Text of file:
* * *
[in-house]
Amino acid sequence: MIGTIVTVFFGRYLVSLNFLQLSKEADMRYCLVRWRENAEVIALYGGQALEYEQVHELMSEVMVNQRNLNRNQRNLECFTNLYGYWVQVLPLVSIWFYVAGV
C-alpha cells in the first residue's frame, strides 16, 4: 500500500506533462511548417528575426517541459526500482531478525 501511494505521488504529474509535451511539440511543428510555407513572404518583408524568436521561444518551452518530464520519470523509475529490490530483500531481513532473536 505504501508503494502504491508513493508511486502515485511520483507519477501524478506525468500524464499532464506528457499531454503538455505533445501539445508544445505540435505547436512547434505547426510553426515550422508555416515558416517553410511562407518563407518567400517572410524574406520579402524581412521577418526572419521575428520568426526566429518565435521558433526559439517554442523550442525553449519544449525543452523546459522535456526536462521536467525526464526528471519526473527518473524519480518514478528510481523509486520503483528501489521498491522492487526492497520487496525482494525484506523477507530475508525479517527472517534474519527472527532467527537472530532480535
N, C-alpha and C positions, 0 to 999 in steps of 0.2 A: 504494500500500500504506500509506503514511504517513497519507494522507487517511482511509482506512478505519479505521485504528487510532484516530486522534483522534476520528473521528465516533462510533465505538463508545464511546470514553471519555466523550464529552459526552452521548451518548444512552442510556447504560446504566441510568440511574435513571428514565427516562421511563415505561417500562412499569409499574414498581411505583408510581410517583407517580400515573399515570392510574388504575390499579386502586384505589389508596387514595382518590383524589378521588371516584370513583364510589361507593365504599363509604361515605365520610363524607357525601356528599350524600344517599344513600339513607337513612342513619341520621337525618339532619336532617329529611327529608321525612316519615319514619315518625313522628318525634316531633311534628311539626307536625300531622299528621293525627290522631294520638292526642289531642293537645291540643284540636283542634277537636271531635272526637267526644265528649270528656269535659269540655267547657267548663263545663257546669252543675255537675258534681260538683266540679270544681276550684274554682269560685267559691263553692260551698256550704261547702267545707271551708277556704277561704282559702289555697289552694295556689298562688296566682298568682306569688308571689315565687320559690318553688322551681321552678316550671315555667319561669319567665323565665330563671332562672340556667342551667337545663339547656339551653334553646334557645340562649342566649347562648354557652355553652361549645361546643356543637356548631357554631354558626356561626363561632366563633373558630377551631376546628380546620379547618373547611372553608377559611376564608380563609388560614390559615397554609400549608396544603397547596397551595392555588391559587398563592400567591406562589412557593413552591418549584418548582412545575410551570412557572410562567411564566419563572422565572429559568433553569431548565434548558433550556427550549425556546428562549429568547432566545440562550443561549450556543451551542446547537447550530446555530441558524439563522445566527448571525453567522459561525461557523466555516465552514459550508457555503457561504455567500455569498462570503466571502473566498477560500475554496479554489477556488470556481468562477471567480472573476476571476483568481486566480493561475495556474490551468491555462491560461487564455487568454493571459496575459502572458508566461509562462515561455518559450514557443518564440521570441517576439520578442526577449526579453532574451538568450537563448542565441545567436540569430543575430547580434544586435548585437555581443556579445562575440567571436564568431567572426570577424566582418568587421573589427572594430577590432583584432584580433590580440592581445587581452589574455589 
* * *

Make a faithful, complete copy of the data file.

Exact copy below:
[in-house]
Amino acid sequence: MIGTIVTVFFGRYLVSLNFLQLSKEADMRYCLVRWRENAEVIALYGGQALEYEQVHELMSEVMVNQRNLNRNQRNLECFTNLYGYWVQVLPLVSIWFYVAGV
C-alpha cells in the first residue's frame, strides 16, 4: 500500500506533462511548417528575426517541459526500482531478525 501511494505521488504529474509535451511539440511543428510555407513572404518583408524568436521561444518551452518530464520519470523509475529490490530483500531481513532473536 505504501508503494502504491508513493508511486502515485511520483507519477501524478506525468500524464499532464506528457499531454503538455505533445501539445508544445505540435505547436512547434505547426510553426515550422508555416515558416517553410511562407518563407518567400517572410524574406520579402524581412521577418526572419521575428520568426526566429518565435521558433526559439517554442523550442525553449519544449525543452523546459522535456526536462521536467525526464526528471519526473527518473524519480518514478528510481523509486520503483528501489521498491522492487526492497520487496525482494525484506523477507530475508525479517527472517534474519527472527532467527537472530532480535
N, C-alpha and C positions, 0 to 999 in steps of 0.2 A: 504494500500500500504506500509506503514511504517513497519507494522507487517511482511509482506512478505519479505521485504528487510532484516530486522534483522534476520528473521528465516533462510533465505538463508545464511546470514553471519555466523550464529552459526552452521548451518548444512552442510556447504560446504566441510568440511574435513571428514565427516562421511563415505561417500562412499569409499574414498581411505583408510581410517583407517580400515573399515570392510574388504575390499579386502586384505589389508596387514595382518590383524589378521588371516584370513583364510589361507593365504599363509604361515605365520610363524607357525601356528599350524600344517599344513600339513607337513612342513619341520621337525618339532619336532617329529611327529608321525612316519615319514619315518625313522628318525634316531633311534628311539626307536625300531622299528621293525627290522631294520638292526642289531642293537645291540643284540636283542634277537636271531635272526637267526644265528649270528656269535659269540655267547657267548663263545663257546669252543675255537675258534681260538683266540679270544681276550684274554682269560685267559691263553692260551698256550704261547702267545707271551708277556704277561704282559702289555697289552694295556689298562688296566682298568682306569688308571689315565687320559690318553688322551681321552678316550671315555667319561669319567665323565665330563671332562672340556667342551667337545663339547656339551653334553646334557645340562649342566649347562648354557652355553652361549645361546643356543637356548631357554631354558626356561626363561632366563633373558630377551631376546628380546620379547618373547611372553608377559611376564608380563609388560614390559615397554609400549608396544603397547596397551595392555588391559587398563592400567591406562589412557593413552591418549584418548582412545575410551570412557572410562567411564566419563572422565572429559568433553569431548565434548558433550556427550549425556546428562549429568547432566545440562550443561549450556543451551542446547537447550530446555530441558524439563522445566527448571525453567522459561525461557523466555516465552514459550508457555503457561504455567500455569498462570503466571502473566498477560500475554496479554489477556488470556481468562477471567480472573476476571476483568481486566480493561475495556474490551468491555462491560461487564455487568454493571459496575459502572458508566461509562462515561455518559450514557443518564440521570441517576439520578442526577449526579453532574451538568450537563448542565441545567436540569430543575430547580434544586435548585437555581443556579445562575440567571436564568431567572426570577424566582418568587421573589427572594430577590432583584432584580433590580440592581445587581452589574455589 